In Vietnam lately, it is quite easy to find fake goods of renowned international brand names like Louis Vuitton, Chanel, Gucci, Dior, Versace.
Despite the effort of functional agencies to deliver strict sanctions to law violators, it seems those illegal goods are still freely sold offline and online without much successful control.
H., a fashion shop owner in An Dong Market (located in District 5 of Ho Chi Minh City), enthusiastically marketed various attractive fake Gucci, Chanel, Louis Vuitton handbags with the prices ranging from VND500,000-1,000,000 (US$20-40) an item, although the charge for the real version is no less than $10,000 per item. This owner affirmed that other similar merchandise (hats, clothes, handbags) is always available for sale. Most of them are from Guangzhou in China.
In Binh Tay Market (sited in District 6 of HCMC), the situation of customers and salespeople eagerly bargaining the prices for counterfeit goods is also popular. A shop owner here admitted that many handbags and belts displayed for sale online in HCMC and its neighboring provinces come from this market. Wholesale transactions can enjoy a discount of 15-20 percent per order.
The situation is quite the same when visiting the famous Ben Thanh Market in District 1 of HCMC. A large number of international tourists regularly shop in this market. In various booths, it is not hard to buy a fake product of a famous fashion brand name. However, the prices have been multiplied by 3-4 times compared to the wholesale one in Binh Tay Market.
N.A., a freelance tour guide, informed that many international tourists buy fake goods here to use when they travel inside Vietnam since the law in the country does not fine anyone purchasing or using such merchandise. They will throw away these items at airports before coming back home as their countries impose stricter laws as to counterfeit goods.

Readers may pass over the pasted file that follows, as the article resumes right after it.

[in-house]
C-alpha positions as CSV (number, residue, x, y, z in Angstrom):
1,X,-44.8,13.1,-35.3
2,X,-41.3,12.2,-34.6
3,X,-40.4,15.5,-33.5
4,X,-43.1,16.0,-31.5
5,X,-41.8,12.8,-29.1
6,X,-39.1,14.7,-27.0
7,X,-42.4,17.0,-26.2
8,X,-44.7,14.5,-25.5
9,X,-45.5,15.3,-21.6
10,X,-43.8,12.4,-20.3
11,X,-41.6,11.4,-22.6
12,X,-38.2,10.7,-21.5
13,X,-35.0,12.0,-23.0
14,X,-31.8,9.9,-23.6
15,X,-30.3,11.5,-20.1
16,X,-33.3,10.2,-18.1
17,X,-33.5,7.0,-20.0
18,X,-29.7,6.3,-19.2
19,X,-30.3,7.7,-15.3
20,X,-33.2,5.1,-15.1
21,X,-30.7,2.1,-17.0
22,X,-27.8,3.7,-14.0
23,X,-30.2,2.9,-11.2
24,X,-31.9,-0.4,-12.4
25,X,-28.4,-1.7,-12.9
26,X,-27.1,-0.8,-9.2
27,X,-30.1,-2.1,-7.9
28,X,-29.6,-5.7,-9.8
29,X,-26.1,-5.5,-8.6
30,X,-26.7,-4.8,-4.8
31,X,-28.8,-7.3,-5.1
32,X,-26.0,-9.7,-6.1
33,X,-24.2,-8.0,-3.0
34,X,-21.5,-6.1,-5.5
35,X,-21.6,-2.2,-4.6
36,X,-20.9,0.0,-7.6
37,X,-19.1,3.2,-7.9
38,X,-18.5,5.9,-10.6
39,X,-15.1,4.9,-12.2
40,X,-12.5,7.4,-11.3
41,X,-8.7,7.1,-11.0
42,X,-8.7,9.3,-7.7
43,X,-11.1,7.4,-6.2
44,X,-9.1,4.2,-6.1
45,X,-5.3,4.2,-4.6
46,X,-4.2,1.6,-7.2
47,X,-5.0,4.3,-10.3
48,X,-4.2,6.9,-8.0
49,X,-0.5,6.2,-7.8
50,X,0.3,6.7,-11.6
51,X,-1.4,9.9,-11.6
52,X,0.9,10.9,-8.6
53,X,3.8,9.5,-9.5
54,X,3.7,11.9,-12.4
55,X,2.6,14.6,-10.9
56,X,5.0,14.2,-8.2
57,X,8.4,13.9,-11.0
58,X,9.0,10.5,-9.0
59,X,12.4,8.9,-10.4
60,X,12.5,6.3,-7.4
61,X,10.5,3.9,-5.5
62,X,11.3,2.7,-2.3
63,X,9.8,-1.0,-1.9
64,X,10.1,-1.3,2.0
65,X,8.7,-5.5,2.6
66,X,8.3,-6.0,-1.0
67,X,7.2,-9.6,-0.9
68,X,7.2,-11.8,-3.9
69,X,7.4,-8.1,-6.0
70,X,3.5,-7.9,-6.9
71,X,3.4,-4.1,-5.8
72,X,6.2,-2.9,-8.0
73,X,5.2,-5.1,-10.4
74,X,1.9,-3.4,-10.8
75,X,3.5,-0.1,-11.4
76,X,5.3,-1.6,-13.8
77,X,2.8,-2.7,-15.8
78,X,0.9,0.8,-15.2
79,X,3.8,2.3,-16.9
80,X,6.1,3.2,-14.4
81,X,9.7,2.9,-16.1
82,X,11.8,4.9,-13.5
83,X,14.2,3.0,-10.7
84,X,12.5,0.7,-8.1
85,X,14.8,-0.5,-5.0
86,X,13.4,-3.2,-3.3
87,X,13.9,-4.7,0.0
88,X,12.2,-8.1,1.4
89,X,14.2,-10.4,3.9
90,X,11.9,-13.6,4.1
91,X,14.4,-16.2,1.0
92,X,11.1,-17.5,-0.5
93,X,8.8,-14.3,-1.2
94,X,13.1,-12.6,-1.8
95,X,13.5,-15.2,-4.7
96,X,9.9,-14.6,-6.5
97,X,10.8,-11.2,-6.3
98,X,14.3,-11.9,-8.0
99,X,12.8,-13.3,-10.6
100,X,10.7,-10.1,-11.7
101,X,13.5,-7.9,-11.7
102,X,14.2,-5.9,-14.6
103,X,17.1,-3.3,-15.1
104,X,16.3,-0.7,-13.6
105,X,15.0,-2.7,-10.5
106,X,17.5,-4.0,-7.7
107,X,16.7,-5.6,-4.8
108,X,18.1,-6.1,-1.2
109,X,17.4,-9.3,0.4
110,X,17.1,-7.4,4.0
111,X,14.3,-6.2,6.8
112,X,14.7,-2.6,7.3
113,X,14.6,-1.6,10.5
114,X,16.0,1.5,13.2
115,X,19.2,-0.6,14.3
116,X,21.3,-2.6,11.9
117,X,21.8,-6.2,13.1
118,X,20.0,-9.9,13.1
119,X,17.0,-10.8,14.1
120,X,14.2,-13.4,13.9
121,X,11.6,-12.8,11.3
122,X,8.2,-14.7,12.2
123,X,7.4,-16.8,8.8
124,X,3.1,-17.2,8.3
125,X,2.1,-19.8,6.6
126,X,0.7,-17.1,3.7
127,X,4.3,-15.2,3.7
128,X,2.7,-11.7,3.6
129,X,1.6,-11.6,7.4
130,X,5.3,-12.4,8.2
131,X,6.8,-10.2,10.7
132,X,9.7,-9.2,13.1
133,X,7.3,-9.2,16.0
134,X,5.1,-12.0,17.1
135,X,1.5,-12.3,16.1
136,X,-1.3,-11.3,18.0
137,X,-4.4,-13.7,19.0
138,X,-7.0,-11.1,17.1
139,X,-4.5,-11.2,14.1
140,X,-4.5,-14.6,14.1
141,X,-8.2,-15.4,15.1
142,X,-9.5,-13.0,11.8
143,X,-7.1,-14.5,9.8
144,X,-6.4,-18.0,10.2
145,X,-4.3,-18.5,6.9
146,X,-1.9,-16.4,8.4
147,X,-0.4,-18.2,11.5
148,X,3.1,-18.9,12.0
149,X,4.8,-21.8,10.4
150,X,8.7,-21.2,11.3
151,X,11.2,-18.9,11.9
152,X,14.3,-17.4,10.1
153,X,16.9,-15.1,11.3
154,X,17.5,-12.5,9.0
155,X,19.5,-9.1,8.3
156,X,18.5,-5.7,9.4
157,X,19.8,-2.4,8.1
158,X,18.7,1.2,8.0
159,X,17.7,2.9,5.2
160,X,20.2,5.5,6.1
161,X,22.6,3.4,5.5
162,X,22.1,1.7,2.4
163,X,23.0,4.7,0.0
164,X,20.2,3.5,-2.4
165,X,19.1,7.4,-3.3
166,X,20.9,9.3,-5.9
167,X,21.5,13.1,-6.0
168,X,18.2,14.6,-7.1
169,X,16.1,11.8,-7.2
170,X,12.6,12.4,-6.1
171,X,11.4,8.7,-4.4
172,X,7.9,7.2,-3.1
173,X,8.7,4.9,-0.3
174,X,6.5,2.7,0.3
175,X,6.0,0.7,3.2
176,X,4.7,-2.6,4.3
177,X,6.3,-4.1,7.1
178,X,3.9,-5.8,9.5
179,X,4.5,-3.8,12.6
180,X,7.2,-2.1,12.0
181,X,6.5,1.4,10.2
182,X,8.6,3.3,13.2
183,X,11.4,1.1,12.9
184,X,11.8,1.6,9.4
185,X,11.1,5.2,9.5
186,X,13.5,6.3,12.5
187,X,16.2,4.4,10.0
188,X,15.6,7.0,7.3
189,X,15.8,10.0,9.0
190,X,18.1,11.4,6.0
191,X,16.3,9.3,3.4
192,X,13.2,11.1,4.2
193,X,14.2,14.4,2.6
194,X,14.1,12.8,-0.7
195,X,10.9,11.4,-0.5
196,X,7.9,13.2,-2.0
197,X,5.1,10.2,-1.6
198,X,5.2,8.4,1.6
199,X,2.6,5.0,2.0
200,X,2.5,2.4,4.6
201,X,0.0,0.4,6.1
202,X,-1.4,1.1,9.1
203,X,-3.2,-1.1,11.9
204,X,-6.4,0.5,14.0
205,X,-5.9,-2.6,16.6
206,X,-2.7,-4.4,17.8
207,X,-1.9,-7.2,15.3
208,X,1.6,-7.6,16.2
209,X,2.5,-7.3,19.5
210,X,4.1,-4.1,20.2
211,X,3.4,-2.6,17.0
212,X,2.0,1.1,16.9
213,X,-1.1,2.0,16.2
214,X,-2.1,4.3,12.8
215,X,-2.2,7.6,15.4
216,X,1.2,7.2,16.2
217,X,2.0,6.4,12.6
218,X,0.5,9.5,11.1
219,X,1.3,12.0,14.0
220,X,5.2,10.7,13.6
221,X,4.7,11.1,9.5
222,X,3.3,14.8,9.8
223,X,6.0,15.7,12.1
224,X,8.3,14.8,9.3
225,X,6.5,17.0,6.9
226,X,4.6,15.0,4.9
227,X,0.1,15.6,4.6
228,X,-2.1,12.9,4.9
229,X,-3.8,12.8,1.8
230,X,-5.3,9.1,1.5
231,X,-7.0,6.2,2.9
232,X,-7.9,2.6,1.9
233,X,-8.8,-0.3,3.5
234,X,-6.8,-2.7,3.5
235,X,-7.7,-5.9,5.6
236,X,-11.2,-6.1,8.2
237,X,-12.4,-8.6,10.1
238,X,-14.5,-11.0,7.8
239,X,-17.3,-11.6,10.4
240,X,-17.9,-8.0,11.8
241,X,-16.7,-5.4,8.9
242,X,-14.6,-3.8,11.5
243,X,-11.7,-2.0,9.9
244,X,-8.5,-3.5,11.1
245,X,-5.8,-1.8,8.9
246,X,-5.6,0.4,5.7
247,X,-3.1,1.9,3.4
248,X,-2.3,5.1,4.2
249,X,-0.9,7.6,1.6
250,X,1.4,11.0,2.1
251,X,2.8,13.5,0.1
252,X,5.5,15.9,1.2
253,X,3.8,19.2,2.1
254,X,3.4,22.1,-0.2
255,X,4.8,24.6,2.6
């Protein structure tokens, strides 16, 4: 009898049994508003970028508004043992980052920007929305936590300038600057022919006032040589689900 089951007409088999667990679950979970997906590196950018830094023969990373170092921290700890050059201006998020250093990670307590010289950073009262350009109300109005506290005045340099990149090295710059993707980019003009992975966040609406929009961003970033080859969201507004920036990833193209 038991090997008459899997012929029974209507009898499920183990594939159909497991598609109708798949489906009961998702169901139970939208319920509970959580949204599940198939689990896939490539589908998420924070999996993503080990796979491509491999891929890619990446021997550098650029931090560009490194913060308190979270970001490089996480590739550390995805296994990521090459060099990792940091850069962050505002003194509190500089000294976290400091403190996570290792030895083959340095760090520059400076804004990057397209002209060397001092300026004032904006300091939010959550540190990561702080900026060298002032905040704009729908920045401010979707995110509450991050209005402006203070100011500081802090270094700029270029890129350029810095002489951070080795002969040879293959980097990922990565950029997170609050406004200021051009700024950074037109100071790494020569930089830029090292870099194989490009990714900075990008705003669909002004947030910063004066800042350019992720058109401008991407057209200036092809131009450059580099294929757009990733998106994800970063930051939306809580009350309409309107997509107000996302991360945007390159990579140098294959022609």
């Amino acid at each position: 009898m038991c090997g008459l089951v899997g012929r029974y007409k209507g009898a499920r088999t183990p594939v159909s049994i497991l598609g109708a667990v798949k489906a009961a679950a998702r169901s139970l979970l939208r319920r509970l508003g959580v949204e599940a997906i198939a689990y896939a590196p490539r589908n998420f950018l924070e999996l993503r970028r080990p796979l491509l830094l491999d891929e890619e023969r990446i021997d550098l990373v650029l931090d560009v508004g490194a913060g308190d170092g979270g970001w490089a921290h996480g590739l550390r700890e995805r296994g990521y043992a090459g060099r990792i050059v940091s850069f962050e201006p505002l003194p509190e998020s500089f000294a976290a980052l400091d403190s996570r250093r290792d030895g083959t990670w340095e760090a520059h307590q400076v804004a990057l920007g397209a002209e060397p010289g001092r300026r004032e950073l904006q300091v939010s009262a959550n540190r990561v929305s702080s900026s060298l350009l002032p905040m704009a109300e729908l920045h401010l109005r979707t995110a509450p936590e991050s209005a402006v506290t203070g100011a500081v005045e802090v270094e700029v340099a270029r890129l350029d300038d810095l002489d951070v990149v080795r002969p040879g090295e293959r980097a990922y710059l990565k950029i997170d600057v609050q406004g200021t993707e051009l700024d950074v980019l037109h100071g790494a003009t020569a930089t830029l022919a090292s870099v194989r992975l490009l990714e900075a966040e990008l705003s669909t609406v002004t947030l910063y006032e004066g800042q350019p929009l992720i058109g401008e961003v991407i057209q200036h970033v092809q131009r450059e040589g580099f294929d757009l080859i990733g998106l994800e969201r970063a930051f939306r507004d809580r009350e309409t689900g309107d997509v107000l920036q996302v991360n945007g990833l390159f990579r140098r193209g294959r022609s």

Coming to N.Z Department Store in District 1 of HCMC, the first floor is the place for outlets of famous fashion brand names. Nevertheless, right on the third floor, shoppers can find similar items with much lower prices of around VND800,000-1,300,000 ($32-52). It turns out that those goods are counterfeit ones, many of which are skillfully made in Vietnam or other countries to duplicate the real version. They are all attached with specific brand identity for each brand name.
Surfing the Internet is another convenient way to find fake fashion goods with the price of less than a million VND. On popular social networks such as Facebook or Zalo, virtual shop owners freely advertise such fake low-quality merchandise. Shopaholics in the country do not care much about legal issues but choose what they are pleased with, of course with as low a price as possible.
For instance, Facebook account D.H.T. with more than 1,000 followers posts several advertisements on the shop’s ‘high-quality menswear’, attached with labels of Louis Vuitton, Chanel. D.H.T affirmed that the origin of these goods is from Hong Kong, and most are carefully made so they are nearly the same as the real version.
Well-known e-commerce platforms are also an ideal place in Vietnam to market and sell counterfeit goods without monitoring. This is because the authorities currently do not have specific regulations and sanctions on approving sales posts. Neither is there any detailed law on inspecting and fining illegal businesspeople on social networks.
Nguyen Van Hau, Vice Chairman of the HCMC Bar Association, cited that the law in the US stipulates that any individuals and organizations duplicating, distributing, selling, purchasing counterfeit goods are severely fined with up to $5 million and $15 million, respectively. They may be even jailed for up to 10 years (first offense) or 20 years (re-offense). In France, buyers of such goods pay a fine of 3 times of the official retailed price of those items. People storing fake goods are fined with up to €300,000 or jailed for 3 years.
The HCMC Market Management Department has just announced that it cooperated with functional agencies to discover many cases of counterfeit fashion goods trading like Nhat Si Store on Pham Van Dong Street (Thu Duc City), which stores nearly 2,000 products faking Louis Vuitton, Gucci, Dior brand names without proof or origin or purchase. Shops sited in Saigon Square Department Store (District 1) were also detected with fake goods of luxurious brand names.
Since the beginning of this year, the General Department of Vietnam Customs has exposed nearly 14,000 law violation cases, including fake goods ones. They have seized the merchandise with a total value of nearly VND5 trillion ($201.5 million). 35 cases have been prosecuted, while 113 cases have been transferred to other agencies with a prosecution proposal.